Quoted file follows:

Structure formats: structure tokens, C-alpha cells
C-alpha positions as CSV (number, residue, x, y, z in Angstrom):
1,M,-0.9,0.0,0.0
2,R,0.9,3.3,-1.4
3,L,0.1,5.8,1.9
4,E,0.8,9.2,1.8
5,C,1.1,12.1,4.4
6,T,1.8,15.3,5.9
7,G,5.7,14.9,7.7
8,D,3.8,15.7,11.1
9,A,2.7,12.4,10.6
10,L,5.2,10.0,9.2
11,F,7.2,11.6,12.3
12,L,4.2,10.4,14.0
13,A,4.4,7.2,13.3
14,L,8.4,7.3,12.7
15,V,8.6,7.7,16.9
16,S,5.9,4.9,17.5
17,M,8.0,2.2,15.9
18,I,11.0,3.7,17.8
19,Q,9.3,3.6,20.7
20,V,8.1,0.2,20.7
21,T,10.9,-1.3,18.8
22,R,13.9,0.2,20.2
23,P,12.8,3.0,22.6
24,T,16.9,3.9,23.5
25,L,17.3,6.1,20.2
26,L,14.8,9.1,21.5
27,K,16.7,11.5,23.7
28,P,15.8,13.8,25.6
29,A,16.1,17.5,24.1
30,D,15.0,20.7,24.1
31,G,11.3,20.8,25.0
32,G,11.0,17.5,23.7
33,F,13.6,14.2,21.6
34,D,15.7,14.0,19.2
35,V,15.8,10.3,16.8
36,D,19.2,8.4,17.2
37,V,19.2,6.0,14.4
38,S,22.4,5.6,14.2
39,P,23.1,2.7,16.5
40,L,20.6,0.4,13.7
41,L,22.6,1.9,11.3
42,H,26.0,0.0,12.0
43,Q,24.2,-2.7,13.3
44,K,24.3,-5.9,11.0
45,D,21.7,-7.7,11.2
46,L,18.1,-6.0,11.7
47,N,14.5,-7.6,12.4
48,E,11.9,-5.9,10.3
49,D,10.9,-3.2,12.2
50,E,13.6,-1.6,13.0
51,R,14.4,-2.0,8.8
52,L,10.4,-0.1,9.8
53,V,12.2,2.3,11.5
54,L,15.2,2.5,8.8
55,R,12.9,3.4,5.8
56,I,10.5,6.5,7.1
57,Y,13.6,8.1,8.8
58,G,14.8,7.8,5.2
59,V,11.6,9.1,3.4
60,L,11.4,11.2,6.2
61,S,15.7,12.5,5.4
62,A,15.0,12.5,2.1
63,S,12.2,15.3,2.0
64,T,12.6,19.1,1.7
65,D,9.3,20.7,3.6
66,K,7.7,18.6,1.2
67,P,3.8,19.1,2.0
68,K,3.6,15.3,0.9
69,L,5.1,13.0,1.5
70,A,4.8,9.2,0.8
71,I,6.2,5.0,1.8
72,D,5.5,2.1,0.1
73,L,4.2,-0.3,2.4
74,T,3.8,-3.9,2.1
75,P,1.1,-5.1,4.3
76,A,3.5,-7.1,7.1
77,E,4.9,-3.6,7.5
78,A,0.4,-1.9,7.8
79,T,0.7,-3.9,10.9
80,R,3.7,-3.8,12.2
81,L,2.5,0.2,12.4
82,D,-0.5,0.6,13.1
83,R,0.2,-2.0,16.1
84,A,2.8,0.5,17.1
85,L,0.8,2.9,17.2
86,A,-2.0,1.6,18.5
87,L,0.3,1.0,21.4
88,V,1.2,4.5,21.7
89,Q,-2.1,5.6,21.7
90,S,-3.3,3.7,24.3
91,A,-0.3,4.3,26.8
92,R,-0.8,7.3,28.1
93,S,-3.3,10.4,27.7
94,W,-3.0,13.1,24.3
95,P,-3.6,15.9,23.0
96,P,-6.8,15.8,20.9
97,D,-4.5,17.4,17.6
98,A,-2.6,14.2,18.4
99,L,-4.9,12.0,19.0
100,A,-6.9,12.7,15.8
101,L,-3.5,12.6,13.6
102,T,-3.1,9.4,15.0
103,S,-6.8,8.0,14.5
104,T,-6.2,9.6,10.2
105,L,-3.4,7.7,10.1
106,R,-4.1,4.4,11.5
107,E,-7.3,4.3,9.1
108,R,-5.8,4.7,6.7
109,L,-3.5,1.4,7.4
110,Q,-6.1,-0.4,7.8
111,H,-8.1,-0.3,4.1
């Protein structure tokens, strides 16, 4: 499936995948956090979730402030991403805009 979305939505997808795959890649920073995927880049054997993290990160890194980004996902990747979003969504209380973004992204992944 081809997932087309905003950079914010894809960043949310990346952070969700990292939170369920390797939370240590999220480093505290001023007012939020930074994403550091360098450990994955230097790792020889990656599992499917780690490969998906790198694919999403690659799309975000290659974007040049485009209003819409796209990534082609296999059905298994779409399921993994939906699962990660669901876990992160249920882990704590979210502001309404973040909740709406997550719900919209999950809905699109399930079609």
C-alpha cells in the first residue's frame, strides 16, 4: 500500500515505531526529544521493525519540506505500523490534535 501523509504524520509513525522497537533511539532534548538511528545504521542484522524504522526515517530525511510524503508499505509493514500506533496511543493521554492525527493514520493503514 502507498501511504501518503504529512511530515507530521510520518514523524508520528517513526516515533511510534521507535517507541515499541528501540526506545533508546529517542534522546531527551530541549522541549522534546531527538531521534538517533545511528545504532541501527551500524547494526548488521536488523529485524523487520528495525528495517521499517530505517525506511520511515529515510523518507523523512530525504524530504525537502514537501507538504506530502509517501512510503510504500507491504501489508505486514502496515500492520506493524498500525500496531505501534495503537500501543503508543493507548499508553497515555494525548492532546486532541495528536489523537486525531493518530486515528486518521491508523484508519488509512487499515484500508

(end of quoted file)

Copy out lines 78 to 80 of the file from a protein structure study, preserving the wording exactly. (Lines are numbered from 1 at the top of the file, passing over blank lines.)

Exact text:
76,A,3.5,-7.1,7.1
77,E,4.9,-3.6,7.5
78,A,0.4,-1.9,7.8